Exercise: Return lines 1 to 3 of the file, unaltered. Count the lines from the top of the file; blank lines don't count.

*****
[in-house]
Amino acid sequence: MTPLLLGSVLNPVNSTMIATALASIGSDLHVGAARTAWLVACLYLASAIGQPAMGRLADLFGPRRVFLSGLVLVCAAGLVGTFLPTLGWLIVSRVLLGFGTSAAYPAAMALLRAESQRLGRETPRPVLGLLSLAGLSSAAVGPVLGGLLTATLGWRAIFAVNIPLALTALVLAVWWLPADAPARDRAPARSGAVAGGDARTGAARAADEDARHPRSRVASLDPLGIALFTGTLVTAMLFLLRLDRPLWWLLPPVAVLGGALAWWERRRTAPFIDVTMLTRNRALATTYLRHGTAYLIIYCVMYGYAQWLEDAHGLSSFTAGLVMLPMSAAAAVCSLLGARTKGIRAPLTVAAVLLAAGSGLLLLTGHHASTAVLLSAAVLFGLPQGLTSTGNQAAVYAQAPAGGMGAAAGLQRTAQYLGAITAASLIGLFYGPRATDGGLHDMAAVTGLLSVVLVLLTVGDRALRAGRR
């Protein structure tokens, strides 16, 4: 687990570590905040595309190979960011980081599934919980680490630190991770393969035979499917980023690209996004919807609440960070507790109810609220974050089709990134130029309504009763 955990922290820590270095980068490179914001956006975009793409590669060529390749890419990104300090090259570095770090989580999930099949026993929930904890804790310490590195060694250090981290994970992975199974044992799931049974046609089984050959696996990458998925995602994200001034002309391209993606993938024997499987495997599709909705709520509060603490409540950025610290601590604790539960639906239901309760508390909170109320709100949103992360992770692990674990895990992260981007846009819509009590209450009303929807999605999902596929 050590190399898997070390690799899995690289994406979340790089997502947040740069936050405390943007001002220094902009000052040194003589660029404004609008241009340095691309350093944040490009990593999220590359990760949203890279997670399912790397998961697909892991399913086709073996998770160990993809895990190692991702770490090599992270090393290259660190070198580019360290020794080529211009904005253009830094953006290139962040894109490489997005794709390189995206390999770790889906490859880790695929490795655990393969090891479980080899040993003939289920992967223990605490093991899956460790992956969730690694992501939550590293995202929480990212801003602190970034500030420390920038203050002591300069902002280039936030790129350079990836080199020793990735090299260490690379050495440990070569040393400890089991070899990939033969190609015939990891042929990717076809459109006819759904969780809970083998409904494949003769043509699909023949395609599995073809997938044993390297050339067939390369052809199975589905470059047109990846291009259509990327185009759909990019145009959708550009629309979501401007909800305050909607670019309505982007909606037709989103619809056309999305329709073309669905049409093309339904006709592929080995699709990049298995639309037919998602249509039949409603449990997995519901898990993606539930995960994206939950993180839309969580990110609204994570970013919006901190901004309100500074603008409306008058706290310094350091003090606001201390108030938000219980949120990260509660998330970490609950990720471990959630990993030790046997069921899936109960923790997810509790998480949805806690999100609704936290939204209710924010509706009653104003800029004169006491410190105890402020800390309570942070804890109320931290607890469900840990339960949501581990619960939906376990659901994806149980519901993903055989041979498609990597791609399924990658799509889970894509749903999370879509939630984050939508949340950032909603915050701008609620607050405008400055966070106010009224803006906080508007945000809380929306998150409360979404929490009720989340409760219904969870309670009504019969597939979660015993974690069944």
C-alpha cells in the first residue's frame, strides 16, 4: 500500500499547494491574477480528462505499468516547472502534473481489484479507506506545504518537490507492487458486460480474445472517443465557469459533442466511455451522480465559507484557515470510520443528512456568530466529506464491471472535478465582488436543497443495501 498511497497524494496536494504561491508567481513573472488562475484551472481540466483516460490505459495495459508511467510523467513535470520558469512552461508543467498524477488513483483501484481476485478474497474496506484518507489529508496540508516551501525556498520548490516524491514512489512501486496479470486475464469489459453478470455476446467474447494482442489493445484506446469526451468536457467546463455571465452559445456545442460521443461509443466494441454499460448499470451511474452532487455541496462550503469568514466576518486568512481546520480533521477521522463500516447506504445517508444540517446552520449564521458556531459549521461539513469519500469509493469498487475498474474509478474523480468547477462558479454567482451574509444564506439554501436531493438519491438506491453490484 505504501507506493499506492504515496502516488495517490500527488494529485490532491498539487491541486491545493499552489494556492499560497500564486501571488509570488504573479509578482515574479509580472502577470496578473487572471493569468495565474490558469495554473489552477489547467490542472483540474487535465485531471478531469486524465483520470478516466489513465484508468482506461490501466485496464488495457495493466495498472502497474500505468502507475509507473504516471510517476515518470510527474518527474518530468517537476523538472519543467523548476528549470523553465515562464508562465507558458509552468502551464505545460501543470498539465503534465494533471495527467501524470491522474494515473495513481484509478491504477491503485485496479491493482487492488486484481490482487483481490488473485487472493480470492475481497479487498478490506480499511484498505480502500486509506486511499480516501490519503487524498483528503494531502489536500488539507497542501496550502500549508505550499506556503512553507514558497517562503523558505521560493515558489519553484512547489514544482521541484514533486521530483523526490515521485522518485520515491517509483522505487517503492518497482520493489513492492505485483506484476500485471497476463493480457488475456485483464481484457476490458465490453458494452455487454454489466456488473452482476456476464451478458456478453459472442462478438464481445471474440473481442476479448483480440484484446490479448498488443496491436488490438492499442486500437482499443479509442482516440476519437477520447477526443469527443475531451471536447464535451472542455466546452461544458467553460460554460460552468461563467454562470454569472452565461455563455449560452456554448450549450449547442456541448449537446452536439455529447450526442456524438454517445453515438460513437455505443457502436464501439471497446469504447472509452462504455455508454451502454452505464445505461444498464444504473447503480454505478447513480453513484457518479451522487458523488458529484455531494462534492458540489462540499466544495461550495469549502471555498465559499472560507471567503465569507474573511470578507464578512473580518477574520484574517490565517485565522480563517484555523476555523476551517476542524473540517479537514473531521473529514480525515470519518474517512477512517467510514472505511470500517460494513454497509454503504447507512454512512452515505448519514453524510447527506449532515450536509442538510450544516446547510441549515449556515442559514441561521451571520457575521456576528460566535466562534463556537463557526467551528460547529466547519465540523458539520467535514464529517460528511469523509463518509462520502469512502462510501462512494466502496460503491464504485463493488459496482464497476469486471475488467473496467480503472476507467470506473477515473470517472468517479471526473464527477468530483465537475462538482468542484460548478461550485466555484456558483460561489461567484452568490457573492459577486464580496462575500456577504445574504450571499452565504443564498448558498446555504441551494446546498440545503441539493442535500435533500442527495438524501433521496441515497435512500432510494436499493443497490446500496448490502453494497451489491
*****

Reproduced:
[in-house]
Amino acid sequence: MTPLLLGSVLNPVNSTMIATALASIGSDLHVGAARTAWLVACLYLASAIGQPAMGRLADLFGPRRVFLSGLVLVCAAGLVGTFLPTLGWLIVSRVLLGFGTSAAYPAAMALLRAESQRLGRETPRPVLGLLSLAGLSSAAVGPVLGGLLTATLGWRAIFAVNIPLALTALVLAVWWLPADAPARDRAPARSGAVAGGDARTGAARAADEDARHPRSRVASLDPLGIALFTGTLVTAMLFLLRLDRPLWWLLPPVAVLGGALAWWERRRTAPFIDVTMLTRNRALATTYLRHGTAYLIIYCVMYGYAQWLEDAHGLSSFTAGLVMLPMSAAAAVCSLLGARTKGIRAPLTVAAVLLAAGSGLLLLTGHHASTAVLLSAAVLFGLPQGLTSTGNQAAVYAQAPAGGMGAAAGLQRTAQYLGAITAASLIGLFYGPRATDGGLHDMAAVTGLLSVVLVLLTVGDRALRAGRR
């Protein structure tokens, strides 16, 4: 687990570590905040595309190979960011980081599934919980680490630190991770393969035979499917980023690209996004919807609440960070507790109810609220974050089709990134130029309504009763 955990922290820590270095980068490179914001956006975009793409590669060529390749890419990104300090090259570095770090989580999930099949026993929930904890804790310490590195060694250090981290994970992975199974044992799931049974046609089984050959696996990458998925995602994200001034002309391209993606993938024997499987495997599709909705709520509060603490409540950025610290601590604790539960639906239901309760508390909170109320709100949103992360992770692990674990895990992260981007846009819509009590209450009303929807999605999902596929 050590190399898997070390690799899995690289994406979340790089997502947040740069936050405390943007001002220094902009000052040194003589660029404004609008241009340095691309350093944040490009990593999220590359990760949203890279997670399912790397998961697909892991399913086709073996998770160990993809895990190692991702770490090599992270090393290259660190070198580019360290020794080529211009904005253009830094953006290139962040894109490489997005794709390189995206390999770790889906490859880790695929490795655990393969090891479980080899040993003939289920992967223990605490093991899956460790992956969730690694992501939550590293995202929480990212801003602190970034500030420390920038203050002591300069902002280039936030790129350079990836080199020793990735090299260490690379050495440990070569040393400890089991070899990939033969190609015939990891042929990717076809459109006819759904969780809970083998409904494949003769043509699909023949395609599995073809997938044993390297050339067939390369052809199975589905470059047109990846291009259509990327185009759909990019145009959708550009629309979501401007909800305050909607670019309505982007909606037709989103619809056309999305329709073309669905049409093309339904006709592929080995699709990049298995639309037919998602249509039949409603449990997995519901898990993606539930995960994206939950993180839309969580990110609204994570970013919006901190901004309100500074603008409306008058706290310094350091003090606001201390108030938000219980949120990260509660998330970490609950990720471990959630990993030790046997069921899936109960923790997810509790998480949805806690999100609704936290939204209710924010509706009653104003800029004169006491410190105890402020800390309570942070804890109320931290607890469900840990339960949501581990619960939906376990659901994806149980519901993903055989041979498609990597791609399924990658799509889970894509749903999370879509939630984050939508949340950032909603915050701008609620607050405008400055966070106010009224803006906080508007945000809380929306998150409360979404929490009720989340409760219904969870309670009504019969597939979660015993974690069944």